A hand-drawn map of Club Q mapping out the exits and entrances of the club was also found in the apartment.
Testimony shifted, focusing on the number of times Aldrich had been at Club Q previously. It was revealed through a receipt that Aldrich was served by Derrick Rump on the night of October 29th, 2022. A photo was presented as evidence showing Aldrich and mother Laura Voepel at Club Q and the metadata of that photo showed that to be taken on August 31st, 2021.
Detective Joines went on to state that from the ID scanner at the club, law enforcement knew that Aldrich had been to Club Q a total of 6 times before the night of November 19th, 2022.
Testimony shifted to Aldrich's involvement with an extremist free speech site that Joines testified Aldrich was the administrator of. The site hosted a video called "wrong target," which was described in court as a neo-Nazi white supremacist video glorifying mass shootings at Mosques and Temples in Europe. It was Detective Joines' belief that Aldrich was attempting to emulate these videos.
Detective Joines testified online companions that had communicated with Aldrich, stating that the site was run and administered by Aldrich. This included a report from Joines of Nick Brooks of Illinois. Brooks stated to Joines that Anderson expressed hatred towards the police and LGBTQ community. Anderson told Brooks that while gaming, Aldrich would commonly use the n-word and called LGBTQ members “f***.”
When it came to Joines' testimony on the weapons found at the scene of the shooting, Detective Joines testified that the weapons on the scene had multiple parts without serial numbers indicating that these weapons may have been assembled at home.
Joines testified that a weapon part found on the handgun was traceable and was bought under Laura Voepel's name and shipped from Florida. Joines testified that after communication with the ATF, the weapons found at the scene would not have been purchased fully built with a state background check.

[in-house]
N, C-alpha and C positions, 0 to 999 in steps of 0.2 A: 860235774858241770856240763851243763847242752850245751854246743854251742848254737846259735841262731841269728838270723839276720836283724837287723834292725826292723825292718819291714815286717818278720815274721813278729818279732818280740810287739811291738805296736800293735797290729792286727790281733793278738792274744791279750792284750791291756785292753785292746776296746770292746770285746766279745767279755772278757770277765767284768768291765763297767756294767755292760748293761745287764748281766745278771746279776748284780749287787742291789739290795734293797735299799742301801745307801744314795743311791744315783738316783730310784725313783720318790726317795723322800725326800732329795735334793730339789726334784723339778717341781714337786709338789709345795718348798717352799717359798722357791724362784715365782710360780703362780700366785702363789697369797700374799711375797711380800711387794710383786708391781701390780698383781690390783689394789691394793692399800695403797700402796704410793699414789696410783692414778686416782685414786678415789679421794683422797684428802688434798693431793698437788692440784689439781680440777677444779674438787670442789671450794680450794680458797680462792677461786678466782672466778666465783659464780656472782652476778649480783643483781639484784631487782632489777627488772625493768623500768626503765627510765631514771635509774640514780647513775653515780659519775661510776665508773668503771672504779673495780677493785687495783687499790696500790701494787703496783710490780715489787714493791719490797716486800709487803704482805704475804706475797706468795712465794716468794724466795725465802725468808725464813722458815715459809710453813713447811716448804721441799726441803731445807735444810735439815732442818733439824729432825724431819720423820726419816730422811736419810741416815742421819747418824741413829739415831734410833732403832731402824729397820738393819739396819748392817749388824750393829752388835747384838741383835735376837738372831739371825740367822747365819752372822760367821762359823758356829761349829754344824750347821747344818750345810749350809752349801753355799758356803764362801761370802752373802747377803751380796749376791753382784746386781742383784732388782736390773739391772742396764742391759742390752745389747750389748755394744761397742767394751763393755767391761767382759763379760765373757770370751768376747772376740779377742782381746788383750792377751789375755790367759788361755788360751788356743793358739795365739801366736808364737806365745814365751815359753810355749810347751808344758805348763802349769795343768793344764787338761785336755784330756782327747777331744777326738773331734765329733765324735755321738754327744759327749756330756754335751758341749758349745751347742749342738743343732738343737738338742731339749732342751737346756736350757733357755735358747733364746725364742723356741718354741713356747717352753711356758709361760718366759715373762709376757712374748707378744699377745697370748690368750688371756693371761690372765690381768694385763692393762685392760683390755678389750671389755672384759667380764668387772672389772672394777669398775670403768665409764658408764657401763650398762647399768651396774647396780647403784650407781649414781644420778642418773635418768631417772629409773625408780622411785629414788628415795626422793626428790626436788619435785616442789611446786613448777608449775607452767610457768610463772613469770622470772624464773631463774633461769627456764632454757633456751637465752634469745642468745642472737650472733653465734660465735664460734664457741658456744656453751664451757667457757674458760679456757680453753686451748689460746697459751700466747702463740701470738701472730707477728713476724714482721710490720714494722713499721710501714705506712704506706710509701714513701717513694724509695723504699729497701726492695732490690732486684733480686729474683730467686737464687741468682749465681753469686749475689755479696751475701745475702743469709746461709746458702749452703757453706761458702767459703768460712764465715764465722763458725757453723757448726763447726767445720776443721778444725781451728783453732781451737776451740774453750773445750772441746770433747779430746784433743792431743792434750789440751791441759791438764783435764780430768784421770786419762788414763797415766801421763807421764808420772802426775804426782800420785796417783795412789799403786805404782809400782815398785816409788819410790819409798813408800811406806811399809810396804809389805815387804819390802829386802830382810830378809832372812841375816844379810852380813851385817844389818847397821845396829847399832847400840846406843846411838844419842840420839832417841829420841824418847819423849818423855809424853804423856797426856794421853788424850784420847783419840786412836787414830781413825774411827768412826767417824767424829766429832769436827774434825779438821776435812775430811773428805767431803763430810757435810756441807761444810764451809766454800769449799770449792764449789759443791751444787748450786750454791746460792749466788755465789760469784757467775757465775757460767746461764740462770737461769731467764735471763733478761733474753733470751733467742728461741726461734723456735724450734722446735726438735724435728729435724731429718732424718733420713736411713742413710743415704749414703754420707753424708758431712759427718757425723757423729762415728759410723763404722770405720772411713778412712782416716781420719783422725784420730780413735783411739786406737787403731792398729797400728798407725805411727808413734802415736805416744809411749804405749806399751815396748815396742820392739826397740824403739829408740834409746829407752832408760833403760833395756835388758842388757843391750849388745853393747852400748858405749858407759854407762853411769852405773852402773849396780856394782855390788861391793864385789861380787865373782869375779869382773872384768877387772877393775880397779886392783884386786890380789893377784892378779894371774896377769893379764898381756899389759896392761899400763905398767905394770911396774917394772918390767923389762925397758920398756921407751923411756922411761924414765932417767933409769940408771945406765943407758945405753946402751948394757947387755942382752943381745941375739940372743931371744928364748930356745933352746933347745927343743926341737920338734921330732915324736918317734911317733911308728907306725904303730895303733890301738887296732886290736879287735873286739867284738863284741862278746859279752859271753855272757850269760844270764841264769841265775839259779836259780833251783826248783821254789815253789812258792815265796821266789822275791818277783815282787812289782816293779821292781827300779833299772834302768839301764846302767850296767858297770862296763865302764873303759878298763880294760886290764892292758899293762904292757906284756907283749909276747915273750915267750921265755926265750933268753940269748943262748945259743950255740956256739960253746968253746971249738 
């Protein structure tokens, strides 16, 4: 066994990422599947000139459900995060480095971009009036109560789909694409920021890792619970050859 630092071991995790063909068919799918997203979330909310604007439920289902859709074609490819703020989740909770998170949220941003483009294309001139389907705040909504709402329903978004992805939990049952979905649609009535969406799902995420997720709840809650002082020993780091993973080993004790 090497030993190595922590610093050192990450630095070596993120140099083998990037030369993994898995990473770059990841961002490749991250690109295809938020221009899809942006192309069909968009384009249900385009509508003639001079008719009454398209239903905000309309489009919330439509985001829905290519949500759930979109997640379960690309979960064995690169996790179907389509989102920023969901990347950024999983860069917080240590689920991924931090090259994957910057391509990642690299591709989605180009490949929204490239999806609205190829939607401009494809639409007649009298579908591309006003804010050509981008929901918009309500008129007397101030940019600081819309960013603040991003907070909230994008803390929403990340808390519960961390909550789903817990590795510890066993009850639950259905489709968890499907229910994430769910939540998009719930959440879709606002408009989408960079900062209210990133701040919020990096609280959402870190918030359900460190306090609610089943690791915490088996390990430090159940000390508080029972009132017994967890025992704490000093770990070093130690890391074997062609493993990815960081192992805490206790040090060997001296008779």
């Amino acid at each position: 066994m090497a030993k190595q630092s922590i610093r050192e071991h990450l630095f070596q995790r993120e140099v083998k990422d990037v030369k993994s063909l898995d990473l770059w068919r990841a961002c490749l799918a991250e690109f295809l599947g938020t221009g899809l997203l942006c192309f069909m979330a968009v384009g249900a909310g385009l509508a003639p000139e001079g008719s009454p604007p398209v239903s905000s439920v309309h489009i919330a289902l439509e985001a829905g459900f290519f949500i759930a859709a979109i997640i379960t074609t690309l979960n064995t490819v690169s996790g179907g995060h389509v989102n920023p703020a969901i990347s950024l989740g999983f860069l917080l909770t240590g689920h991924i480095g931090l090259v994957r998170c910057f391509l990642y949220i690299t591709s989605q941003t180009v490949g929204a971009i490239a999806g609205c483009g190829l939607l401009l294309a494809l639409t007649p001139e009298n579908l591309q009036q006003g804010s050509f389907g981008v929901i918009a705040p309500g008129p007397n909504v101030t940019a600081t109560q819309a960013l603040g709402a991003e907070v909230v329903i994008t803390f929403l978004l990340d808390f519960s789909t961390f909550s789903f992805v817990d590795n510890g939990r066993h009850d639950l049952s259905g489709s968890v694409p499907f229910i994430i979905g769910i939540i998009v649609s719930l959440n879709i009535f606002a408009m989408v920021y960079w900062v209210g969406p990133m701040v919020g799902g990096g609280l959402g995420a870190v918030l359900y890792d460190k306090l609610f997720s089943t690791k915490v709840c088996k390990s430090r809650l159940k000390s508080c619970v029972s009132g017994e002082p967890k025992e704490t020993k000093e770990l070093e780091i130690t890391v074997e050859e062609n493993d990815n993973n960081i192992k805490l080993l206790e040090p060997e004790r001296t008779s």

The grenade-type device that was originally described to be attached to the ballistic vest Aldrich was allegedly wearing at the time of the shooting was evaluated by the Regional Explosive Unit with CSPD. Joines testified that their findings found it to be an airsoft-style flashbang grenade.
The prosecution shifted their attention to Aldrich's online activity on the messaging, streaming, and communication app Discord. Through an FBI warrant an image was presented in the courtroom as evidence sent by Aldrich to one online correspondence featuring an image of a rifle scope over gay pride parade attendees.
The prosecution was done with their examination of the witness. The defense began the cross-examination by opening with the fact that it is not illegal to buy gun parts in Colorado, to build a firearm in Colorado, and to possess a firearm in Colorado.
The re-direct by the defense came back to Detective Joines testimony about the "wrong-target" video. The defense asked if this was the opinion of Detective Joines that Aldrich was attempting to emulate the video. Joines stated, "yes it was her opinion." The defense focused on the fact that a behavioral analysis of Aldrich was never done on this issue.
The defense then shifted to the findings presented by the FBI of Aldrich's apartment. As stated early in the testimony round counts of AR-Style magazines found at the crime scene were not done to preserve evidence. Photos of various pill prescription bottles presented as evidence were not counted as Joines testified. The defense stated that law enforcement then would not know if the suspect was off this medication or taking them at the time of the shooting.
The defense pulled up pictures of more than 10 prescriptions, prescribed to the defendant. The purposes of the medications range from treating symptoms of depression, anxiety, schizophrenia, nightmares from PTSD, bipolar disorder, and heroin addiction.
Court went into an extended afternoon recess after a "Laura V" was in the Webex comment section, stating profanities and other questions that posed an issue with the court proceedings. Judge Michael McHenry called the attorney from the defense and the prosecution to his chambers to review the comments and discuss how to proceed.
The defense shifted their focus to reports seen by Detective Joines regarding statements the defendant made to individuals at the scene. Of these, one notable one is what Thomas James reported Aldrich stated to him in the struggle, "My mom will not accept me because I am gay, you're all the same."